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Ohio State

Stout Spartans ‘D’ poses problem for Buckeyes

  • E-Michigan-Michigan-St-Football-DEFENSE

    Michigan State's defense ranks sixth nationally in yards allowed per game.


  • UAB-Ohio-St-Football-Meyer

    Ohio State's Urban Meyer coaches against UAB during the fourth quarter of an NCAA college football game Saturday, Sept. 22, 2012, in Columbus, Ohio. (AP Photo/Jay LaPrete)



Michigan State's defense ranks sixth nationally in yards allowed per game.


COLUMBUS — The only way to make Ohio State's game against Michigan State last season a fair fight would have required the Spartans to count to five-Mississippi before rushing the passer.

As the No. 14 Buckeyes prepare for the rematch Saturday in East Lansing, coach Urban Meyer warned it will not be any easier this year.

"I've seen some good defenses in my career, and this is one of the best," he said.

What's different, though, is Ohio State's ability to handle the heat.

"I feel like we're very equipped right now to face their defense," center Corey Linsley said.

A year ago, OSU faced the Spartans without its top running back, top lineman, top receiver, and top quarterback — all of whom were lost to suspension or no longer on the team.

Also missing: A prayer. The Buckeyes allowed nine sacks in a 10-7 loss. Only a window-dressing touchdown with 10 seconds remaining kept them from being shut out for the first time since a 28-0 loss at Michigan in 1993.

"I know we're all still hurting from that," right tackle Reid Fragel said.

This year, OSU will see most of the same defensive faces. Led by a pair of all-conference juniors — 6-foot-7, 278-pound defensive end William Gholston and linebacker Max Bullough — the 20th-ranked Spartans have allowed three offensive touchdowns and rank sixth nationally in yards allowed per game (233.5).

Meyer compared Michigan State's defense to the class of the Southeastern Conference, where he spent six seasons as the coach at Florida.

"I can only compare to what's the strongest conference I have a lot of experience in," Meyer said. "I can tell you this defense we're getting ready to play would be in the top couple of that conference. This team we're getting ready to play is what I'm used to seeing on defense the last seven years or six years."

The response from his players?

"It will definitely be a good matchup," Fragel said. "I'm looking forward to it."

If it seems a case of careful-what-you-wish, the Buckeyes believe their offense is in a better place.

Let them count the ways. They have an uneven but potent spread offense that is averaging 37.8 points per game —up 10 points from their first four games last season; an improved offensive line; and a dynamic quarterback in Braxton Miller who is learning to audible based on changing defensive looks.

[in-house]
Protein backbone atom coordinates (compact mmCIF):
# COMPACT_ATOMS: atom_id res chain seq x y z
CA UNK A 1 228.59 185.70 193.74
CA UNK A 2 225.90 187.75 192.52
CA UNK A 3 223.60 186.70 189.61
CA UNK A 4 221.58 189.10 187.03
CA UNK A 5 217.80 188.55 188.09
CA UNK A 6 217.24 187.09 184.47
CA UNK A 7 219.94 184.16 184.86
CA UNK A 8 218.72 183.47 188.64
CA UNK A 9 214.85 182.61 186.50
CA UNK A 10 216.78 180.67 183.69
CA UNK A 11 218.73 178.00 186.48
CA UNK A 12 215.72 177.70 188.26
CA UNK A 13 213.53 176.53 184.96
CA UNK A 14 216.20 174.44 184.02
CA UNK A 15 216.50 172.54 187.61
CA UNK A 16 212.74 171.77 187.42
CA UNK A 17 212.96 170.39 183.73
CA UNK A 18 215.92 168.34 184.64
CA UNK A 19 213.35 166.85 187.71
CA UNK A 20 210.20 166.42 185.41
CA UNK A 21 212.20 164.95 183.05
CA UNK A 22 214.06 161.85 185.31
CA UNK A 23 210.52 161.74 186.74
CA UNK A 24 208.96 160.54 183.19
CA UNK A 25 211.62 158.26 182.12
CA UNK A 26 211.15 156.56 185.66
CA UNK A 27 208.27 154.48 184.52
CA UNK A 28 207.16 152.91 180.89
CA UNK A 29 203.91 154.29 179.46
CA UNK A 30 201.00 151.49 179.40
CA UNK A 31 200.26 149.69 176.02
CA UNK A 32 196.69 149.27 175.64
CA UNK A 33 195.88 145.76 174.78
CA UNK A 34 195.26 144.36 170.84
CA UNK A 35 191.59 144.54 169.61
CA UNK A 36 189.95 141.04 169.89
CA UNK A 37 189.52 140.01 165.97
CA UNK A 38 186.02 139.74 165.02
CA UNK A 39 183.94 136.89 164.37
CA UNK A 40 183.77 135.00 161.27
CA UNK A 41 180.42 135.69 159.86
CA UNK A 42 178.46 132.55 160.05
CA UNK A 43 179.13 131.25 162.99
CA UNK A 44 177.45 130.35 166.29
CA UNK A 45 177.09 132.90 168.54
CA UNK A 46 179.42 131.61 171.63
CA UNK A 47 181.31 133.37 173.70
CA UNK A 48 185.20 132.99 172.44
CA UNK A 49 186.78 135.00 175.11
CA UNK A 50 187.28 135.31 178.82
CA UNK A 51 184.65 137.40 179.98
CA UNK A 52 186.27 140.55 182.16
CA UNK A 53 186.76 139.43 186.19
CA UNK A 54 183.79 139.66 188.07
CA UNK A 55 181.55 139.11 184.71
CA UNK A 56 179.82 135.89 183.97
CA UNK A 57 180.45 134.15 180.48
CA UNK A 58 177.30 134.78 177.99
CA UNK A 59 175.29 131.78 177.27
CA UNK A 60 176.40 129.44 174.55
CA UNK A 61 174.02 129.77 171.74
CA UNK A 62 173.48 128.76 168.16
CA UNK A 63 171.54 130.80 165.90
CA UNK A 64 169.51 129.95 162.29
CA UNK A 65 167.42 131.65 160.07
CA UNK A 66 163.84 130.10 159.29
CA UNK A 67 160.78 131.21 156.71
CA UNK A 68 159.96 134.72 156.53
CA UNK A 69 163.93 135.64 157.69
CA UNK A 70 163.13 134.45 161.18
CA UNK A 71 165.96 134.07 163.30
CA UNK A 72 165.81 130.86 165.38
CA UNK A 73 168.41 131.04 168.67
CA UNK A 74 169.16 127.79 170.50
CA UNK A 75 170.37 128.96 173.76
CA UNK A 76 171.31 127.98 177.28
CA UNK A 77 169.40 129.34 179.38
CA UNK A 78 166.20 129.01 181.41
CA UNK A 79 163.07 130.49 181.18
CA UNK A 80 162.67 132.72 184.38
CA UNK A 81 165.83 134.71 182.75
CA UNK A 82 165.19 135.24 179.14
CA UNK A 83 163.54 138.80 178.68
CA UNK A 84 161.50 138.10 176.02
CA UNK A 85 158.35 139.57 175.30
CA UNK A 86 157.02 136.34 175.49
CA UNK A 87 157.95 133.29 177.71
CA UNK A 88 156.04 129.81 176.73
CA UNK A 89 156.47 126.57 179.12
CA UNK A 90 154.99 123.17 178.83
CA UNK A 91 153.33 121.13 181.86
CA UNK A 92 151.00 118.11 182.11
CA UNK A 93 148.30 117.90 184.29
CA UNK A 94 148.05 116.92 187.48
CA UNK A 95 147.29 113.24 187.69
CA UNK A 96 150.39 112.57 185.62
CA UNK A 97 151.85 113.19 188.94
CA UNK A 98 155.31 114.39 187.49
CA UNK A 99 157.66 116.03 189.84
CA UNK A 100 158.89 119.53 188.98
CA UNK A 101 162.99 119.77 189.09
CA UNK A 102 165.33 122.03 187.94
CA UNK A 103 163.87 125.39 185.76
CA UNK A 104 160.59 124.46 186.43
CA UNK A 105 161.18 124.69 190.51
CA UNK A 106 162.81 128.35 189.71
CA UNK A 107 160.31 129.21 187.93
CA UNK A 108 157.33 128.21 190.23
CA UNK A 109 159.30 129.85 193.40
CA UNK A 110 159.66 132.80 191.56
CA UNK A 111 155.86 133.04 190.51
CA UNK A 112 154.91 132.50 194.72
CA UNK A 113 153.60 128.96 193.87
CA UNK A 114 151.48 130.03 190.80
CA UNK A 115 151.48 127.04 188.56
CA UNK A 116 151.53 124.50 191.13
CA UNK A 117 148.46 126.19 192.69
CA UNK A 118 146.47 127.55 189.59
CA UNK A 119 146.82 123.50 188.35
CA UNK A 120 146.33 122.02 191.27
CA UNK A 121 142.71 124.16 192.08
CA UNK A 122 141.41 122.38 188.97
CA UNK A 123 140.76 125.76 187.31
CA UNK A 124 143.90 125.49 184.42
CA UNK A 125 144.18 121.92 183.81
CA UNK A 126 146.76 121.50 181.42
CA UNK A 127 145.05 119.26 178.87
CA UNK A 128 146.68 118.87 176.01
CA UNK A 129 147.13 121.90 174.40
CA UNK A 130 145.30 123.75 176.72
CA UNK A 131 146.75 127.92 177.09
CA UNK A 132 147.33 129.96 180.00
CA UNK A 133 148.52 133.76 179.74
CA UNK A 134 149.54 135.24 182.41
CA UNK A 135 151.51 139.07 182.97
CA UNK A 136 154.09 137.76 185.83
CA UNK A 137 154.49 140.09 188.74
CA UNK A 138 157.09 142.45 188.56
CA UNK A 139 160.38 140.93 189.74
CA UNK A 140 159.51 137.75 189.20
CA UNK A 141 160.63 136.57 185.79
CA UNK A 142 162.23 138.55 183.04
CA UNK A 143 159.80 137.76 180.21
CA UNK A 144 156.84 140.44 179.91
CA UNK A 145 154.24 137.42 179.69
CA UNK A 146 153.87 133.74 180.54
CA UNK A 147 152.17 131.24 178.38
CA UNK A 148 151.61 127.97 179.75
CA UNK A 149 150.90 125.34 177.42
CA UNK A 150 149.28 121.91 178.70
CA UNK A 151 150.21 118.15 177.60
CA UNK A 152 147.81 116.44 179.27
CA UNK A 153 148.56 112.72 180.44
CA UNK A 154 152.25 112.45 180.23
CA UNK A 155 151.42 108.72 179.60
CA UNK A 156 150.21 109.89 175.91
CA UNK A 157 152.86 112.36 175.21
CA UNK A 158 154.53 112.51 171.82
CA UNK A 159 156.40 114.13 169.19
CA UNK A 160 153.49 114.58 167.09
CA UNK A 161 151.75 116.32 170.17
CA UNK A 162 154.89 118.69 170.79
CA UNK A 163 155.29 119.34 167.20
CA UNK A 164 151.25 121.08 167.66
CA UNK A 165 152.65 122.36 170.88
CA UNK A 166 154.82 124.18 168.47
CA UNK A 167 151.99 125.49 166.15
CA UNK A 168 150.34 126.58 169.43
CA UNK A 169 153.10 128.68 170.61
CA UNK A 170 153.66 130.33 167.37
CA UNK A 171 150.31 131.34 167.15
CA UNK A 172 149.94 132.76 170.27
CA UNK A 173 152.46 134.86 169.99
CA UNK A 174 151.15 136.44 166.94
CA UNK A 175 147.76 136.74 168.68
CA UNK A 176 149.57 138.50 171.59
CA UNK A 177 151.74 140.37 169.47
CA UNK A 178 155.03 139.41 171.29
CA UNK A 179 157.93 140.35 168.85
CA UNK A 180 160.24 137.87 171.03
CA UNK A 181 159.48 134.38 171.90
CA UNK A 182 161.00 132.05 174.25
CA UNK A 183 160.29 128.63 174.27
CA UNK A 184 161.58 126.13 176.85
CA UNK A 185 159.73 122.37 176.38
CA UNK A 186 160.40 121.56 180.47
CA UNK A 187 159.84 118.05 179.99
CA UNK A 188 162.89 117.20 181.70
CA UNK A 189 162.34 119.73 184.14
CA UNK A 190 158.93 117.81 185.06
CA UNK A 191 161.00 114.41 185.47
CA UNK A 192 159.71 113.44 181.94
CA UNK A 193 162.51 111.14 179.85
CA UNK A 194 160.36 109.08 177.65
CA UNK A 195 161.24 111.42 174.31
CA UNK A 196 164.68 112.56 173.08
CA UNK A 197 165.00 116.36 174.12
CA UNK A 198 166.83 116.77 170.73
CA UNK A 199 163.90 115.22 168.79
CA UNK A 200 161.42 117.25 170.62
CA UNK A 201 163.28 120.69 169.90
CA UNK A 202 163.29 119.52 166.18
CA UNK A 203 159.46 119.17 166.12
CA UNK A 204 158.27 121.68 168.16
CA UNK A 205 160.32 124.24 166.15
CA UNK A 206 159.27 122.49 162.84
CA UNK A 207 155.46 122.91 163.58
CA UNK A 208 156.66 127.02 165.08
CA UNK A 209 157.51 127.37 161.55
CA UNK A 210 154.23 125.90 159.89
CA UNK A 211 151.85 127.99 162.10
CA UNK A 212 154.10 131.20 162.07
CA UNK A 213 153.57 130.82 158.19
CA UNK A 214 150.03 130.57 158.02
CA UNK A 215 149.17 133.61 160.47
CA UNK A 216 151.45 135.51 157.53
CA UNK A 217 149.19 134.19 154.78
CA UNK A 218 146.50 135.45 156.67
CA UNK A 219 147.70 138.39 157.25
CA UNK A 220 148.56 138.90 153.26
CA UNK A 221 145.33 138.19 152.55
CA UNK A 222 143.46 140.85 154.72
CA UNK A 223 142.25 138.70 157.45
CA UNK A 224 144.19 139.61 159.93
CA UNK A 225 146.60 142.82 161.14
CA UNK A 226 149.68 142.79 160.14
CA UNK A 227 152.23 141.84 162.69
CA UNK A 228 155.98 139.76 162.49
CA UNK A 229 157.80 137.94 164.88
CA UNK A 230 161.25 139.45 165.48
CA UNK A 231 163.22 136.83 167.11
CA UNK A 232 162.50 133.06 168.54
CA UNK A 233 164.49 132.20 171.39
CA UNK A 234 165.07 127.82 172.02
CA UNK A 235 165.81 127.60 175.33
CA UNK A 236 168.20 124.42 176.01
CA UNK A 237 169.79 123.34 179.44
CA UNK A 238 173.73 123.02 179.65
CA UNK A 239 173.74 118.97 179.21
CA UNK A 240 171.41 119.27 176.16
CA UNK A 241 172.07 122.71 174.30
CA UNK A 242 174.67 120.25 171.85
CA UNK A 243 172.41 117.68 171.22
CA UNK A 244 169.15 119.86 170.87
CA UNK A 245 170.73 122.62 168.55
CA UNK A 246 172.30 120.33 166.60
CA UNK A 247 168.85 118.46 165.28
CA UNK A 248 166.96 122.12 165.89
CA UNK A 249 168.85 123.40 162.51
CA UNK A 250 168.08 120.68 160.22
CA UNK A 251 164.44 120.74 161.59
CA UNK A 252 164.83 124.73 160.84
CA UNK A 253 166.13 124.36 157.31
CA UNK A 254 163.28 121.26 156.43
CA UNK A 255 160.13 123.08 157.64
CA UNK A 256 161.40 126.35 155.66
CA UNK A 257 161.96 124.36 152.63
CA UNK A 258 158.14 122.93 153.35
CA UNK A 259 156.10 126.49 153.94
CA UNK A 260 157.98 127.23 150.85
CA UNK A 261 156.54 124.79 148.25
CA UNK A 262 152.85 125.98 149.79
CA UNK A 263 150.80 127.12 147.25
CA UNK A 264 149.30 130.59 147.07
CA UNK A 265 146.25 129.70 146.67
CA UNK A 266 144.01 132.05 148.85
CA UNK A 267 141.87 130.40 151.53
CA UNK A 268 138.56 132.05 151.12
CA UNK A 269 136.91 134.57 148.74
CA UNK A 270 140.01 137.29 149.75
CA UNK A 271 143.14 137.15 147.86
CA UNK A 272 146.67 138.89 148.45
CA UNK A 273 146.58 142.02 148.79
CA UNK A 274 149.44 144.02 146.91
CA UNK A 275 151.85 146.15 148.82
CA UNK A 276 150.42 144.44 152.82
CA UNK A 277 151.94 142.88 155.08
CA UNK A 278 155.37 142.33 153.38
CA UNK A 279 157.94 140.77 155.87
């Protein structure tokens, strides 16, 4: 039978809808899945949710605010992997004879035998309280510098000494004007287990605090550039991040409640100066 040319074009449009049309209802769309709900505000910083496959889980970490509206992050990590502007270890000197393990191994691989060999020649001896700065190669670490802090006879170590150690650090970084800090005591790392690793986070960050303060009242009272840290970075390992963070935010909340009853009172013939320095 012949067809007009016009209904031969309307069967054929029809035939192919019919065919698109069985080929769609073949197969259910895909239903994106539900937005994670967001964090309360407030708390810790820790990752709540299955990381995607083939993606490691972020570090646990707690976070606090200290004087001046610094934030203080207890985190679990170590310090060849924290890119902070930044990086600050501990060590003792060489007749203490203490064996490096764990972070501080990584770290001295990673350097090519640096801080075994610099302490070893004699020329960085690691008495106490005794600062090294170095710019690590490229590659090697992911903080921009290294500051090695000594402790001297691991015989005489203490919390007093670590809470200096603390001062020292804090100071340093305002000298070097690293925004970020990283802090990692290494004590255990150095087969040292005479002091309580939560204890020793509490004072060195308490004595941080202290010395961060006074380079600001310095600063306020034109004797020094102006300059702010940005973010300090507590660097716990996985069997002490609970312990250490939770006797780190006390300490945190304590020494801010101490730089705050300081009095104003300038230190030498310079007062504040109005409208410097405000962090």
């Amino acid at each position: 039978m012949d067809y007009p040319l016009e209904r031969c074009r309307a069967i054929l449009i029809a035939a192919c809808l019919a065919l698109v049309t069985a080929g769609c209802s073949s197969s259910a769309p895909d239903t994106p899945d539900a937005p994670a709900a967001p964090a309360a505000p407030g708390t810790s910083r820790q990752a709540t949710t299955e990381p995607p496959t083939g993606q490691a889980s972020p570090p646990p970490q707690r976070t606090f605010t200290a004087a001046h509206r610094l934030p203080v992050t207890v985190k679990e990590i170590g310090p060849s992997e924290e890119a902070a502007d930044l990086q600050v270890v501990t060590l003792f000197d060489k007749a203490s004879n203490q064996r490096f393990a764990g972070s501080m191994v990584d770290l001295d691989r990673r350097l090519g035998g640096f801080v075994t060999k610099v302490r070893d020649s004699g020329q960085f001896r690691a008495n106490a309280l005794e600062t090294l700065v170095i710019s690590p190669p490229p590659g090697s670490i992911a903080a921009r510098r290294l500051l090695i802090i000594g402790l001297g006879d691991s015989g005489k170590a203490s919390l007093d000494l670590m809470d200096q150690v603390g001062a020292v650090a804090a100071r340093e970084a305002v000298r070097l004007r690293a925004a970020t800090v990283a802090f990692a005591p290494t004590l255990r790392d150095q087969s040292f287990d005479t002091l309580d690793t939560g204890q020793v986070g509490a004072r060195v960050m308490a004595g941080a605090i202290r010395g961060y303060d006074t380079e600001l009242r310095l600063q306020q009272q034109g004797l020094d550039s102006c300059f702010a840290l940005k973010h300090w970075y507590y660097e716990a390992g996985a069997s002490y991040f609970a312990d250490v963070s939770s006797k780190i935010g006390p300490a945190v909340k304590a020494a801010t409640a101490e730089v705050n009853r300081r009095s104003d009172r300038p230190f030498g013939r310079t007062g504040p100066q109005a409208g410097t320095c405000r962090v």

Start up front, where a line replacing three starters and breaking in converted tight end Reid Fragel at right tackle is holding its own. One measure: The Buckeyes have allowed six sacks after permitting a league-worst 46 a year ago.

Meyer said the line is improving, "but nowhere near where we expect."

"We're getting better each week," said left tackle Jack Mewhort, a St. John's Jesuit graduate. "Physically, we've got a great group of guys. But we've got to cut out the mental mistakes."

The Buckeyes also will have more options, including a full complement of running backs for the first time this season. A week after Jordan Hall ran for 105 yards against Alabama-Birmingham, Carlos Hyde is expected to return from a strained MCL. Expect the pair to often be on the field together Saturday, which Meyer said will allow the Buckeyes to do "some creative stuff" against a defense that held them to 35 rushing yards on 39 carries last year.

"We have to find a way to get some yards running the ball," Meyer said. "To turn around and hand the ball off, we tried it last year a little bit and it went in reverse."

Another new development is Miller's increasing comfort at the line of scrimmage. The sophomore began the season running the play he was told regardless of the defense's alignment. Saturday against UAB, Miller said he changed the play 20 times.

"Part of our problem [early] was we were running plays that our quarterback should get us out of," Meyer said. "[Offensive coordinator Tom] Herman can't do it all the time, so he has to get us in and out of plays."

Add it all up, and is Ohio State indeed better equipped to face the mean, green Spartans?

"I guess time will tell come Saturday," Fragel said.

Contact David Briggs at:, 419-724-6084 or on Twitter @DBriggsBlade.

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